- I usually take crisps (fat, carbs, salt – which can also be important particularly on hot days when you can lose electrolytes through perspiration).
- Dried fruit, salted peanuts, and trail mix can also be welcome treats throughout the day.
- Then I take a chocolate bar or two. Twix, snickers, mars or what I have in the cupboard. Again, these are a mix of protein, fat and carbs.
Again, stick to what you and your body knows. You’re placing your body under an increased amount of stress so now is not the time to be radically changing your diet.
The problem with sugary snacks and energy gels on a three peaks challenge.
Energy gels and sugary snacks are great in some circumstances, walking is not one of them.
Energy gels are designed for use in high-intensity activities such as running a marathon or bike riding. This is where your heart rate is high and the duration is long enough to burn through the 2,000 calories of glycogen in your blood and muscles. At which point you will hit ‘the wall’, a marathon runners worse nightmare.
The purpose of energy gels is to be easy to digest and get the glycogen back into your muscles within 15 minutes of consumption. This means the athlete can avoid hitting ‘the wall’.
But walking isn’t running, the energy demands are vastly different and there is no way you will burn through all of your glycogen stores walking. As we mentioned above, your body will be burning more fat than glycogen during walking. Any glycogen you do burn will be topped up thought-out the day by snacks and eating lunch.
Energy gels can mess up your gut, your blood sugar and lead to hospitalisation
During marathons, I’ve often run past signs saying “don’t trust a fart after 20 miles”. As funny as this is, it’s also true. Not because of the running, because of the energy gels runners consume because they are afraid of ‘the wall’. To the body, gels are an unusual cocktail of food, often laced with caffeine for an extra go-go kick! And they do cause gut problems in a lot of people.
The glycogen boost can also mess up your blood sugar levels if the activity you are doing isn’t intense enough to burn through all that extra energy. Walking, (even walking uphill) isn’t sufficient, and because gels are simple carbs, your body can’t store them. Without other food to slow down digestion, gels and sugary snacks give you a sugar high and then a sugar crash forcing you to consume another gel or more sugar.
This cycle of feasting on sugar can and does lead to hospitalisation which is why we say energy gels are not suitable hill food. Leave the gels at home and save them for a run or a bike ride.
You could of course argue that by consuming normal food with a gel you are going to flatten the sugar high, but this makes consuming the gel redundant as it’s no longer giving you the instantaneous energy boost.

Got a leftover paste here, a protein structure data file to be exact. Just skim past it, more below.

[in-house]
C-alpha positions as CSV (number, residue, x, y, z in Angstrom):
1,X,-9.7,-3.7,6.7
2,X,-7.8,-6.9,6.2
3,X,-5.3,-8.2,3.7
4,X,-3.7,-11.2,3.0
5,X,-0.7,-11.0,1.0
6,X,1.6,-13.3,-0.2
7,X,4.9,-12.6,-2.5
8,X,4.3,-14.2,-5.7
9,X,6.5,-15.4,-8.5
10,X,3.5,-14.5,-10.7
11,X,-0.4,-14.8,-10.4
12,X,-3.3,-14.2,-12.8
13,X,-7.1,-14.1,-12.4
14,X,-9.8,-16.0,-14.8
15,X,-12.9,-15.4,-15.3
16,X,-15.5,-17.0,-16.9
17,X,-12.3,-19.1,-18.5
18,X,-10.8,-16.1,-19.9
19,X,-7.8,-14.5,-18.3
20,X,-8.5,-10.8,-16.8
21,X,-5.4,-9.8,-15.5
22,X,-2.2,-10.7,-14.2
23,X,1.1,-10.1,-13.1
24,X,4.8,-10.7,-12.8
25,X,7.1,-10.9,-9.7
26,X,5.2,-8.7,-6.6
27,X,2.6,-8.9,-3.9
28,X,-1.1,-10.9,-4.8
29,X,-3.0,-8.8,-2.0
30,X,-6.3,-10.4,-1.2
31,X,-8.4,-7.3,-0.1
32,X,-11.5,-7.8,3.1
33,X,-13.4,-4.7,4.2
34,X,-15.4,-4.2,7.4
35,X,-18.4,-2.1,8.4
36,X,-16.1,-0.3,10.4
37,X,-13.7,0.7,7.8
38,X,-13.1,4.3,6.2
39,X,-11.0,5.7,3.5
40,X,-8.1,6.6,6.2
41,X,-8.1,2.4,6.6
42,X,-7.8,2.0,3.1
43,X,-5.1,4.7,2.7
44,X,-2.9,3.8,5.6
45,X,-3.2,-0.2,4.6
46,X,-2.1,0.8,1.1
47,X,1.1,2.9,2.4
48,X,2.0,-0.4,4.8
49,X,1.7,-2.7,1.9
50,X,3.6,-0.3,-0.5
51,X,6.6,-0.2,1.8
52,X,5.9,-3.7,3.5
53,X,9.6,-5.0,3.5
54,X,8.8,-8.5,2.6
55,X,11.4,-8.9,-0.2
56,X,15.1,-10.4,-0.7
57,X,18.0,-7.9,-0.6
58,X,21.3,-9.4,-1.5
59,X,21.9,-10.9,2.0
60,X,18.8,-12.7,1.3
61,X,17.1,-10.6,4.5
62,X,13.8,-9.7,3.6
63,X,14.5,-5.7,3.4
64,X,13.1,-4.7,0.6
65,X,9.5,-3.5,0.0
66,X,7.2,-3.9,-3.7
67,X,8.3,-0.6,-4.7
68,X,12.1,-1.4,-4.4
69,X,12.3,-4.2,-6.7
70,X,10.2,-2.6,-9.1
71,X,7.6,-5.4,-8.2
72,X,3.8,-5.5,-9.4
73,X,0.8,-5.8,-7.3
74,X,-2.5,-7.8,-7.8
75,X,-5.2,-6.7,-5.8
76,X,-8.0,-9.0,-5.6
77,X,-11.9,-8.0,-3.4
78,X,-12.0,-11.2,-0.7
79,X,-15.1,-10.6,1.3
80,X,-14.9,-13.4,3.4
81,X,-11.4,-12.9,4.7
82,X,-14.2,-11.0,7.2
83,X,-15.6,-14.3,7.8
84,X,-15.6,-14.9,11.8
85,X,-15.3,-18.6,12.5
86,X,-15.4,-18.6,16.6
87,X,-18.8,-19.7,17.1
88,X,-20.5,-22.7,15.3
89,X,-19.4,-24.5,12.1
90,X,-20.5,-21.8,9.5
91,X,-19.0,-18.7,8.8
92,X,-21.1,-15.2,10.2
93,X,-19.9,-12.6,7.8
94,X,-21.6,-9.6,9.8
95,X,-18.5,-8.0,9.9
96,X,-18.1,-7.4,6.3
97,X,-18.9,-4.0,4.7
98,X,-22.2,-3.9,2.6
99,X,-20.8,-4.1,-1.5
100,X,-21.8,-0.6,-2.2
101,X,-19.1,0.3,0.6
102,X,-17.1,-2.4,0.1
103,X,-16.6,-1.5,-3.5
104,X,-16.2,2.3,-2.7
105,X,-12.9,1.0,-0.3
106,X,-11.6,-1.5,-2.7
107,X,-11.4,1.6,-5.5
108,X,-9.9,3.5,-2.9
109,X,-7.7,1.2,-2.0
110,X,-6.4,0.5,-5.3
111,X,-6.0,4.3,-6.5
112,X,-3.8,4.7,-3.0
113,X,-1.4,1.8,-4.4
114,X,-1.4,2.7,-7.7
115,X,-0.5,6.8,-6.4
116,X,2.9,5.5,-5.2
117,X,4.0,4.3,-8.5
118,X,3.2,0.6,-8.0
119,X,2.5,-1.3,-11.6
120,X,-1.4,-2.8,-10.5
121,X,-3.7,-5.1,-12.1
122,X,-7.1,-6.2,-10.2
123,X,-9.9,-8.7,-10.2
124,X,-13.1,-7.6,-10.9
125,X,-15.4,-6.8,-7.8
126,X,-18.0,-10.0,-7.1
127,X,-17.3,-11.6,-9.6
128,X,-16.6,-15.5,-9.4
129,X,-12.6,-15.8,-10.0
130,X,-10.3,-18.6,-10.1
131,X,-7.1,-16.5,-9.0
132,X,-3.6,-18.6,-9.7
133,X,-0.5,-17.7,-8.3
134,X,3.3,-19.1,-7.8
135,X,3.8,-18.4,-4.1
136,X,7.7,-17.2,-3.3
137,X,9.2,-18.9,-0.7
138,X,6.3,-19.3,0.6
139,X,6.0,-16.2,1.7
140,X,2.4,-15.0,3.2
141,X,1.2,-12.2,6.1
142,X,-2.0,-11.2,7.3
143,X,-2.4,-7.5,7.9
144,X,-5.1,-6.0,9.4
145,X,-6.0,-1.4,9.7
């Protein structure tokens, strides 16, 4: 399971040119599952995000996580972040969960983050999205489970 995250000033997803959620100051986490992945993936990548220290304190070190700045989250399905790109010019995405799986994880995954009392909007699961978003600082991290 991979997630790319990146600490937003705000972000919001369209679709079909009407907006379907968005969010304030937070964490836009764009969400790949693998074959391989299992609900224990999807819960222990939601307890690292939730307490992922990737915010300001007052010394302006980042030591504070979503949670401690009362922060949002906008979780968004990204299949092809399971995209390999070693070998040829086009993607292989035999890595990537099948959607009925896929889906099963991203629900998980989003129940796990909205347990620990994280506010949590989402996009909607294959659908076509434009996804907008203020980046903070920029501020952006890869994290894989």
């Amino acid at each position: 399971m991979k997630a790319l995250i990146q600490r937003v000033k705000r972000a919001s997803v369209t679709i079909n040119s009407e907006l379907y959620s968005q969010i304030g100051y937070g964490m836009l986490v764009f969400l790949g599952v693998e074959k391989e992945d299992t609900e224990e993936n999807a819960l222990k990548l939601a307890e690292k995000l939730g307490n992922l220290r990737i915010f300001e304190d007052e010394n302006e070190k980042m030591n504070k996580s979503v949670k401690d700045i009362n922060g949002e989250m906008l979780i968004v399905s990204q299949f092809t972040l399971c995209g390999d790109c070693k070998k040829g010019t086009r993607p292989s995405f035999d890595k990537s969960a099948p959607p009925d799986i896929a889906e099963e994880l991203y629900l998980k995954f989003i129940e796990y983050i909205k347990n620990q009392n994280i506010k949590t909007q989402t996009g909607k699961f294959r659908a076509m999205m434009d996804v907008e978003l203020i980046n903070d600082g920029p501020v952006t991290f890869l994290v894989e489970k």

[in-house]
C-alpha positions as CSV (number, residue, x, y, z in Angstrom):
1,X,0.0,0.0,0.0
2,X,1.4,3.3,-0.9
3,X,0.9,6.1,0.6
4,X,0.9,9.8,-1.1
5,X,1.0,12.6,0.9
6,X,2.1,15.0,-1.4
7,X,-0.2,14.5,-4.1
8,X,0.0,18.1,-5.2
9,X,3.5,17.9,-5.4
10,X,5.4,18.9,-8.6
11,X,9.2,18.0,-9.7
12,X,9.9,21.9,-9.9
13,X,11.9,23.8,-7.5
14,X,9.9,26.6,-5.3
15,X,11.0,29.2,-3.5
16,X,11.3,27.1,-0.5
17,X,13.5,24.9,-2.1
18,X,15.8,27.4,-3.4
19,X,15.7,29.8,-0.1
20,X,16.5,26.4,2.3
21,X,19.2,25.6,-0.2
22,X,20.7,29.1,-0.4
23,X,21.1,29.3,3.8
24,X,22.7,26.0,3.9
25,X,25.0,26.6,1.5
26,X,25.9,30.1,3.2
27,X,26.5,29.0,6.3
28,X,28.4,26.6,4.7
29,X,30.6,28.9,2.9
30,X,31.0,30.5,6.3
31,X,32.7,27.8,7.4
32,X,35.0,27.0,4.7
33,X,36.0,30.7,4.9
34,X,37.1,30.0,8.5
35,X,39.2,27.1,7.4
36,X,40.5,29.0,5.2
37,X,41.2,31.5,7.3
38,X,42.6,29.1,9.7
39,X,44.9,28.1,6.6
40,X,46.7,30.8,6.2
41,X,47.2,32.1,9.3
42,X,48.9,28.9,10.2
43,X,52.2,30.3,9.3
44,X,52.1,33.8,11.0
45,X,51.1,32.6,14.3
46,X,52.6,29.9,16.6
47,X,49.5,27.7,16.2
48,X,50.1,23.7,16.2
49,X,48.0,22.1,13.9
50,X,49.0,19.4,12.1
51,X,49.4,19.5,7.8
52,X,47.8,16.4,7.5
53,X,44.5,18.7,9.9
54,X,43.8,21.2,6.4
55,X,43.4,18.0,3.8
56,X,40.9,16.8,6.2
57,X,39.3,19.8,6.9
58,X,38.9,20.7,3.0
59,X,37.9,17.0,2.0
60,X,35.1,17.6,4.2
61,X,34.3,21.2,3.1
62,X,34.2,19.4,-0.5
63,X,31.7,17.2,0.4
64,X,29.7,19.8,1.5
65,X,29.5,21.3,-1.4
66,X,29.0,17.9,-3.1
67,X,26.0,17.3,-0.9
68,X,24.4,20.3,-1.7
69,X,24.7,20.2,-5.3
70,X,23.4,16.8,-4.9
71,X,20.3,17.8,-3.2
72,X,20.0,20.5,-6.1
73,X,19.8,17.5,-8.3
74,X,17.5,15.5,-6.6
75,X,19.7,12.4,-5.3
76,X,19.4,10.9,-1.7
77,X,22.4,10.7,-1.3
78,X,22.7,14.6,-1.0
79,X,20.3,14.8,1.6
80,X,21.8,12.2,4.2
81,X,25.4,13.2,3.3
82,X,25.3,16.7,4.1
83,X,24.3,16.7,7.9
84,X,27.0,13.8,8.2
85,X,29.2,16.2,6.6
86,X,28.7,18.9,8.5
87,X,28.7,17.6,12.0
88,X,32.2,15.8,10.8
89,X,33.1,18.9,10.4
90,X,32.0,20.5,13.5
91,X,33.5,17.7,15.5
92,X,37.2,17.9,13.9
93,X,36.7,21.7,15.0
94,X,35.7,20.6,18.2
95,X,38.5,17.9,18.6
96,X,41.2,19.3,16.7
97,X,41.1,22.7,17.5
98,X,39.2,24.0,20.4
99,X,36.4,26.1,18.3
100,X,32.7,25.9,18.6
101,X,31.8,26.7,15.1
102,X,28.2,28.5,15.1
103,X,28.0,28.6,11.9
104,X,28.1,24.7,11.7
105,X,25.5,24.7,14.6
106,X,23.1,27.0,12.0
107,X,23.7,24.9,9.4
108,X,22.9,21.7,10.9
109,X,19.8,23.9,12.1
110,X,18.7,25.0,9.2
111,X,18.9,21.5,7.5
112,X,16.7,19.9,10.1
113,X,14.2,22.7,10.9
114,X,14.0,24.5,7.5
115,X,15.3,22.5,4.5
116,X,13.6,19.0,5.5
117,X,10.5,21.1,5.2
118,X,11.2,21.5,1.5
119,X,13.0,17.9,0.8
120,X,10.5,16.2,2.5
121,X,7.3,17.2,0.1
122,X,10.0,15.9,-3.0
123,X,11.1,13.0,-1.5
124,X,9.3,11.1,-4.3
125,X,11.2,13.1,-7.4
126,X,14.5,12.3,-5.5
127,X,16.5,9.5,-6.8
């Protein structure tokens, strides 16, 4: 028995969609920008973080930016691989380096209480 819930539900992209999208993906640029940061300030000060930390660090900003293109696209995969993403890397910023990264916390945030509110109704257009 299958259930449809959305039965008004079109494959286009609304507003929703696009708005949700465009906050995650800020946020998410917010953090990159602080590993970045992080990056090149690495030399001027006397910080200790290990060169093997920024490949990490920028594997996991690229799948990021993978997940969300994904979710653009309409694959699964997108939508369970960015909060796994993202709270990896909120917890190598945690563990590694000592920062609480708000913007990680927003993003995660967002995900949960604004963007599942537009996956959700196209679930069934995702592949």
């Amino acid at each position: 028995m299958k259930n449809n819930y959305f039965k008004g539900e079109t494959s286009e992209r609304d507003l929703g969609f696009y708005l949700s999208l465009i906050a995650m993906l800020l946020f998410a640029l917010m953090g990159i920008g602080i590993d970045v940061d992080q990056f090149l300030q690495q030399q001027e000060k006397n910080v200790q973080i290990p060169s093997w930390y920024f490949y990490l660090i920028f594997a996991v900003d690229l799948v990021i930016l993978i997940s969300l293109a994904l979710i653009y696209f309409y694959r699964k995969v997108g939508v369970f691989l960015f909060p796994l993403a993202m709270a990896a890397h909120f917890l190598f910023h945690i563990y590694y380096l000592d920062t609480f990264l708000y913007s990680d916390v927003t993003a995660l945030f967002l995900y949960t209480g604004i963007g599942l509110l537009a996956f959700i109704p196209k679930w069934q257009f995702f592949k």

The problem with bananas, apples and oranges on a three peaks challenge.
Bananas and oranges are a real problem on the hills. It’s not consuming the fruit which causes the problems, but rather the discarded peels and skins left behind.
Banana skins, apple cores, and orange peels are litter. Plain and simple. Just because they take years to degrade doesn’t mean they are not litter. Human waste and tissues also degrade but I wouldn’t want to have my lunch sitting next to it.
Banans skins take 2-3 years to degrade where most people think they degrade in a few weeks or months. The decay process is also slowed in the upland environment as there are less microbes and insects around to decompose the discarded waste.
Discarded peels are also not great for the environment. The decay process acts as fertiliser meaning the soil chemistry will change. This allows species to grow that should not be present in the moorland and these new species will threaten the established species, forever changing the local ecosystem.
How many calories do I need for a three peaks challenge?
This is a difficult one to answer as the answer depends on your weight (including full kit, food and water), the terrain, and how fast you walk.
The folks at greatist.com give this table as an example of energy expenditure.
As you can see, energy demand increases as the pace increases and unfortunately the heavier we are the more fuel we burn.
So a 70kg person is likely to burn 200-300 calories per hour which over a 10 hour walking day equates to 2000-3000 calories
However, this does not mean you need to carry and consume 3000 calories. Some of the calories you burn walking will come from your breakfast that will be digested thought the day and fat stores which can be replenished later on.
Then again, if you weigh more, are carrying a heavy backpack or are going for a fast time you could easily burn through 5000 cal during the day, so taking 3000 calories in food would be entirely suitable.